What this incidence did awaken in me, though, was the realization that we need to reclaim our spaces as Muslim women. Increasingly these ‘spaces’ have expanded to include not just the physical, but our agencies, our reputations, our bodies, our very identities – as women, as Muslims, as humans. We have to protect them from unprompted, unwarranted attack by those who lack a sense of boundary – and often common courtesy.
Personally, I still do not engage such men, especially in the world of online vitriol, because – to co-opt the popular phrase – I no longer talk to Muslim men about the rights of Muslim women. I am tired of having to explain to grown men that random, unrelated women do not want your opinions and judgements on the choices that they make in their lives. Not unless they ask for it. That accosting and deriding a woman for her choices cannot be explained away as “enjoining good and forbidding evil”. That it is not your place and trying to shove it under the cloak of “dawah” does not make it less offensive. And no, pulling out texts to serve your nefarious agenda doesn’t work either because “From the perfection of a person’s Islam is that he leaves (alone) what does not concern him.”
But this is not about men. This essay, this space, is for and about us. I am talking to my sisters here. These are my own tips for claiming back our spaces from men with boundary issues. Feel free to tailor them to suit your needs.
Hold on to your Deen
Much as they try to make it so, this Deen is not for any specific gender. We are all slaves of the Most-High. I chose to be Muslim, Allaah has favoured me with this, and I will not let any man and his perception or excesses deprive me of that. This means checking my intentions, continually seeking beneficial knowledge and following the examples of the Prophet and his companions, male and female. Letting the misogynistic ‘not all men’ drive us away from the blessing that is Islam should not be an option. This is where I call for developing a robust culture of female scholarship in the Islamic sciences because God knows we need it – it is our legacy, one we should all work to revive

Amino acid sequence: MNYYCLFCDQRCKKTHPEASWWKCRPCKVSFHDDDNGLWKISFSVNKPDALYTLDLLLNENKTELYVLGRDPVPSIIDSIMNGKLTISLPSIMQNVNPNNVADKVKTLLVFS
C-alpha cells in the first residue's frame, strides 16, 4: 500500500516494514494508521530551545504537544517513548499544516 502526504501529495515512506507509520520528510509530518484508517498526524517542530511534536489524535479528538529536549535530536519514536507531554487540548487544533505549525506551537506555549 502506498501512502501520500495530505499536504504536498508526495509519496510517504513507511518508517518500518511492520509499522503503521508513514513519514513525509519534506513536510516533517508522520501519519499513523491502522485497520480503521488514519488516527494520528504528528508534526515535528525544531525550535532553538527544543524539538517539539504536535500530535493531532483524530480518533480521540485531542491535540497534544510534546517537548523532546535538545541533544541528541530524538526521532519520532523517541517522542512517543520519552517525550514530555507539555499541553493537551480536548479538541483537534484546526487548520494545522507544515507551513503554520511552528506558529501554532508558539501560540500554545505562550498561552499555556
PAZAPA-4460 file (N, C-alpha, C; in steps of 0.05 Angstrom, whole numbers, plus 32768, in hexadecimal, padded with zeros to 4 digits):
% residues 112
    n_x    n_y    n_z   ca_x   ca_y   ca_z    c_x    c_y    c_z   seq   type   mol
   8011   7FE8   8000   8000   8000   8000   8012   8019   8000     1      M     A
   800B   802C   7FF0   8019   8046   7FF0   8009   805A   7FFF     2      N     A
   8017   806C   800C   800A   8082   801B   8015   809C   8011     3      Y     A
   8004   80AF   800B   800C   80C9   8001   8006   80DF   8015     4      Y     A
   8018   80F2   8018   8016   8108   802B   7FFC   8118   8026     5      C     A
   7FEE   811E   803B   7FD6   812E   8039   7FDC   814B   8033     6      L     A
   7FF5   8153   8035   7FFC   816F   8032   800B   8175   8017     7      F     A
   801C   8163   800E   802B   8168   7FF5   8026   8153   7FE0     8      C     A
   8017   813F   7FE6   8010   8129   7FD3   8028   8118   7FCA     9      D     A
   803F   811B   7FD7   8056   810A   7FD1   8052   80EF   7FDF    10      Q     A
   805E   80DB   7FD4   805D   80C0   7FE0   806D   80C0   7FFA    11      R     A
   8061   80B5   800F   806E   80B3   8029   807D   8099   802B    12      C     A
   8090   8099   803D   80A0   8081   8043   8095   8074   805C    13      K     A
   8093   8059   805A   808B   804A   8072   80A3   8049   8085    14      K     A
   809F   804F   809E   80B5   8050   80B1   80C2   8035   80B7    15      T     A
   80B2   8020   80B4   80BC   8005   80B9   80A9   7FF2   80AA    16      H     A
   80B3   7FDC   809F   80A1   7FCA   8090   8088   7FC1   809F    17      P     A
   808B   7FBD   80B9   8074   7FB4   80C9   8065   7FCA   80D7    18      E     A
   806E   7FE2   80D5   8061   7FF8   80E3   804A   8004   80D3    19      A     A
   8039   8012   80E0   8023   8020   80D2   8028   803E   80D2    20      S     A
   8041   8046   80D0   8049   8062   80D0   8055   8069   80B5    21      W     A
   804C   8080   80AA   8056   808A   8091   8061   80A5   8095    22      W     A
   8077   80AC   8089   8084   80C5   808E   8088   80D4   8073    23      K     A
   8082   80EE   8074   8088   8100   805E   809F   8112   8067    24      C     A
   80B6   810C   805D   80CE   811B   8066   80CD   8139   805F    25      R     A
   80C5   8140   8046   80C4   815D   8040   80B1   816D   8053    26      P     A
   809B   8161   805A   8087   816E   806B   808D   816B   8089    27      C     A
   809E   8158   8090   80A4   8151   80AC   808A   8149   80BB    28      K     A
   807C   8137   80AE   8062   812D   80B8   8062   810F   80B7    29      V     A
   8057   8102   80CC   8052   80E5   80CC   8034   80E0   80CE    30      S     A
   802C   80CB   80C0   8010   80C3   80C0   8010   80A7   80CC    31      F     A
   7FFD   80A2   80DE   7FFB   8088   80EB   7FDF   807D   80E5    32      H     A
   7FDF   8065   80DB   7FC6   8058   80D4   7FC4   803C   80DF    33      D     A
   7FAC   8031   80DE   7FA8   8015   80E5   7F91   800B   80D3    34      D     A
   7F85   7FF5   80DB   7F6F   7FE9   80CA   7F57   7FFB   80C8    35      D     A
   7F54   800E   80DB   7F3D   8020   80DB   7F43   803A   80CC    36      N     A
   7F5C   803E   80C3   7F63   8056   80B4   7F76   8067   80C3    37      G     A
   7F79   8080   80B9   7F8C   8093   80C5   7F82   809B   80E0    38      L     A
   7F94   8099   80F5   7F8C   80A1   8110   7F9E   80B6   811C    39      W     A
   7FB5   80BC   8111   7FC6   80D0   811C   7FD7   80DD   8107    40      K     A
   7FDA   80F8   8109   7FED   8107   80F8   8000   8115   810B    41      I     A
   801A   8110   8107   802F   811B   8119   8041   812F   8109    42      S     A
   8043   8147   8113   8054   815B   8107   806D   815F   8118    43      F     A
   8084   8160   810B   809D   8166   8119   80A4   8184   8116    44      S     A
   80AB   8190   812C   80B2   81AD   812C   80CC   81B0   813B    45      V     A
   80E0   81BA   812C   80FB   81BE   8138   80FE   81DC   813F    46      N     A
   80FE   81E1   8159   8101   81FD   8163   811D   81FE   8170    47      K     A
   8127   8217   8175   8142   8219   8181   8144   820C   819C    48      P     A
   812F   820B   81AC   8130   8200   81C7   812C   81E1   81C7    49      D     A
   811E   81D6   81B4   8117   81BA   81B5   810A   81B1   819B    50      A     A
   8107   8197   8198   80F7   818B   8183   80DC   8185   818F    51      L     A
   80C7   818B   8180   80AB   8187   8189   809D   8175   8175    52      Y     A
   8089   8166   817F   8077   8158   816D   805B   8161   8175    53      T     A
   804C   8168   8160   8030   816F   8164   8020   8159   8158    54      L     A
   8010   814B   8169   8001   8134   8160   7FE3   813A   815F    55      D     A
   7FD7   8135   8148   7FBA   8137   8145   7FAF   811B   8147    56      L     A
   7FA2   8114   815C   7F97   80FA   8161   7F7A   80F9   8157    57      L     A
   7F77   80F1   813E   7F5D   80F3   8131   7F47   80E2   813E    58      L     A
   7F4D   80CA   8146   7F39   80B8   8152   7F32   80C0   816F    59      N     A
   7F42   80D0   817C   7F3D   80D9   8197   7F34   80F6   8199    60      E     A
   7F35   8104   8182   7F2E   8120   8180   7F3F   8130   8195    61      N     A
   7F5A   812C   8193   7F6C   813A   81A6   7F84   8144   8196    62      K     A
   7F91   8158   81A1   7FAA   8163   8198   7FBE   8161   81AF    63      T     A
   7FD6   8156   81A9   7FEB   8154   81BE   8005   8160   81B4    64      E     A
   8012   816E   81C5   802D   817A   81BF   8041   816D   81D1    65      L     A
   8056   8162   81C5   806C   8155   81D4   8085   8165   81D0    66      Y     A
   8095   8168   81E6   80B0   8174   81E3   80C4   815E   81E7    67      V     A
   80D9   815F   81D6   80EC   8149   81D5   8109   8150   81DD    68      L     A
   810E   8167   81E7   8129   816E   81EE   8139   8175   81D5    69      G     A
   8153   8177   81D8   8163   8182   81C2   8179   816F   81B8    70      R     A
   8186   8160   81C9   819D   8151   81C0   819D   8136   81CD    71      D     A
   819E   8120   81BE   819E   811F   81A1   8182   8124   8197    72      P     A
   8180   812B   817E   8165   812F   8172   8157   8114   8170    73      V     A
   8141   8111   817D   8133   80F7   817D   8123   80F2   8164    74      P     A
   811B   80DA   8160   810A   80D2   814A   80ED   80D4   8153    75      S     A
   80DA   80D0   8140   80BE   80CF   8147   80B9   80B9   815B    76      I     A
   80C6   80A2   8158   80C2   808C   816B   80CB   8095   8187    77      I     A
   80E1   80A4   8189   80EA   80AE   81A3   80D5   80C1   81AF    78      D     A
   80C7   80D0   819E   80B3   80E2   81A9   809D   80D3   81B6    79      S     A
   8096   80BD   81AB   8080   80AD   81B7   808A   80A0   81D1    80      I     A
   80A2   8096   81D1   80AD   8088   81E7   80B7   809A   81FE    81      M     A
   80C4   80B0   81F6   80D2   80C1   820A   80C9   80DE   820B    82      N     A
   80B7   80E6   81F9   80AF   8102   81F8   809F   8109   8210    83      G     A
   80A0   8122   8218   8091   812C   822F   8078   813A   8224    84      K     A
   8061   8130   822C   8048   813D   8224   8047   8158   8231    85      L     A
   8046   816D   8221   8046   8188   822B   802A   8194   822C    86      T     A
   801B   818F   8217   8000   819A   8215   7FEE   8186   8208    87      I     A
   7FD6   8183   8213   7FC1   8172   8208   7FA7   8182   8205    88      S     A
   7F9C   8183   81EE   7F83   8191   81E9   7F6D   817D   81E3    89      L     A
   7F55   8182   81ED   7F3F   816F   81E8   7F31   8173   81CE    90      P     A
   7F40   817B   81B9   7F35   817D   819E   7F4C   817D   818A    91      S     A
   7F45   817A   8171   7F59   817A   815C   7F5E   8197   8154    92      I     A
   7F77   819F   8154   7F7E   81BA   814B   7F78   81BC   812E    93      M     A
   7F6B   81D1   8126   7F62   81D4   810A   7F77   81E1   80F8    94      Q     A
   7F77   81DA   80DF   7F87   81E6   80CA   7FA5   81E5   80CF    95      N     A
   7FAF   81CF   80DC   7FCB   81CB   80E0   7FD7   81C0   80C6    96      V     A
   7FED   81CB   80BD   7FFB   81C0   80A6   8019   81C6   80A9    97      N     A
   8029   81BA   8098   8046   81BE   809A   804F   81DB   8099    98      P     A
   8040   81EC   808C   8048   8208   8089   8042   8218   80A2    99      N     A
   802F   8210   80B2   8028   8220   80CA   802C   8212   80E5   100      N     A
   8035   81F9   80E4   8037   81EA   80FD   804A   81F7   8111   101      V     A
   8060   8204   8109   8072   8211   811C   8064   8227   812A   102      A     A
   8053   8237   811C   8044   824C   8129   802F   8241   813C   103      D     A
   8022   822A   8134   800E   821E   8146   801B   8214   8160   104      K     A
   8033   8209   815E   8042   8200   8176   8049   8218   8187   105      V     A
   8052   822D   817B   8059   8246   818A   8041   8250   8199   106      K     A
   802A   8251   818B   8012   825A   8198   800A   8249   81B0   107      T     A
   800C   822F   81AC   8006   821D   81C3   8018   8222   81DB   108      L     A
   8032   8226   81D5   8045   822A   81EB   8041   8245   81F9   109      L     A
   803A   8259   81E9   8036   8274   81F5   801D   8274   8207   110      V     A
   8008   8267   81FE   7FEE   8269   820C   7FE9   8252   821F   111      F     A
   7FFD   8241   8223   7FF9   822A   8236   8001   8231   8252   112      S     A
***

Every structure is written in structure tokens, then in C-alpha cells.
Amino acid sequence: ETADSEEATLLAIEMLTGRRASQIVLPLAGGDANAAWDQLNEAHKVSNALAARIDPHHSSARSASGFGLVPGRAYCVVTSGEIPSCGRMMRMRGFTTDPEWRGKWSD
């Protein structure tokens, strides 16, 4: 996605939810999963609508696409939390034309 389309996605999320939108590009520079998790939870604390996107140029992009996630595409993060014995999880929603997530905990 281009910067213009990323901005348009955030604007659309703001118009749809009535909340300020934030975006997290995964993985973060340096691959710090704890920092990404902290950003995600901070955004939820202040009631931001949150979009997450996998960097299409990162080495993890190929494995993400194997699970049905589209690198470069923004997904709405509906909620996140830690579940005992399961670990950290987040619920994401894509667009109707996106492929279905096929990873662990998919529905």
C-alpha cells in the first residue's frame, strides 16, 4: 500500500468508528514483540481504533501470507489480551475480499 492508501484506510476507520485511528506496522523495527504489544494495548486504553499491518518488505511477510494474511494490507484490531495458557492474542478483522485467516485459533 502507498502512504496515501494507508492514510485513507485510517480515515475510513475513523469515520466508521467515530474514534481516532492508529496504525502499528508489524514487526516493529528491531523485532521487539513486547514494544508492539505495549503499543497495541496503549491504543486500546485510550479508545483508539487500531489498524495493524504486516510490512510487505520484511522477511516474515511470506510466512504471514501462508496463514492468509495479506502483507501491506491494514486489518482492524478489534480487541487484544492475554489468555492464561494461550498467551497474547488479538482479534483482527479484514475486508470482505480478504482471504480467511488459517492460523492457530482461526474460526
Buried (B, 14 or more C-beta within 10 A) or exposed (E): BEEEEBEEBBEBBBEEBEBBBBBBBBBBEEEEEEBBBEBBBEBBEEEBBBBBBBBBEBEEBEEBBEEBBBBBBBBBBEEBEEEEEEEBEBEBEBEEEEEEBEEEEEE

I fully subscribe to the notion that the best revenge for someone who tries to keep you down is to thrive. Ignore the noise and detractors, be the best version of you that you want to see. Study that course, build that business, chase that dream, take up space. Be you. And if the person you need to be is laid-back and concentrating on your home front, saving your energy for impacting your own corner of the world – then be that. We would not allow others’ perceptions or limitations strip us of the full range of our choices in ways Islam doesn’t.
Set your boundaries and Guard it
By this, I mean in your interaction with the larger society, especially of (Muslim) men. I prefer not to engage unless absolutely necessary. I’m not saying this is feasible, or even desirable for everyone but it is important to define a limit to the people we allow into our circle, whom we give access to our time and mental energy. You get to decide the who, what, how, and how much of your accessibility.
Post Armed Guards Around Your Boundaries
Until we begin to call out the men who overstep, this state of affairs will not change. Like the super-hero of that long-ago afternoon in Jeddah, we need to check men who barge uninvited into feminine spaces and proceed to spew all over it. Whether that means naming and shaming their actions (because no, we do not hate men), educating them with evidence (if you have them and can be bothered to) or just blocking them on social media (because your timeline is your space, too), defend your territories, ladies!
Rally for the Tribe
The narrative that women are in some sort of competition with each other, hijabis against non-hijabis, niqabis against hijabis, first against subsequent wives, and the list goes on, is one of the impediments to us harnessing our collective power. Other women are your support, not your competition – learn to lean on them, and vice versa.
We are women; Muslim women. It’s time the world hears us roar. Enough of quoting what our forebearers did, and how the first university ever was established by a Muslim woman, blah de blah. It is time we DO what they did. We show up and take up space. Be the best version of you – the one you dare to dream of only in the privacy of your mind. Be that woman. And if anyone challenges our right to be there, anywhere, we – all of us – should rally around and defend our own.
This is how we protect our spaces, our very selves, for ourselves.
- Muti’ah Badruddeen is a licensed physician who currently practices in Saudi Arabia. She is the author of three books, the most recent of which is “Rekiya and Z” – a novel which celebrates femininity, female friendships and Visibly Muslim women crushing it at life!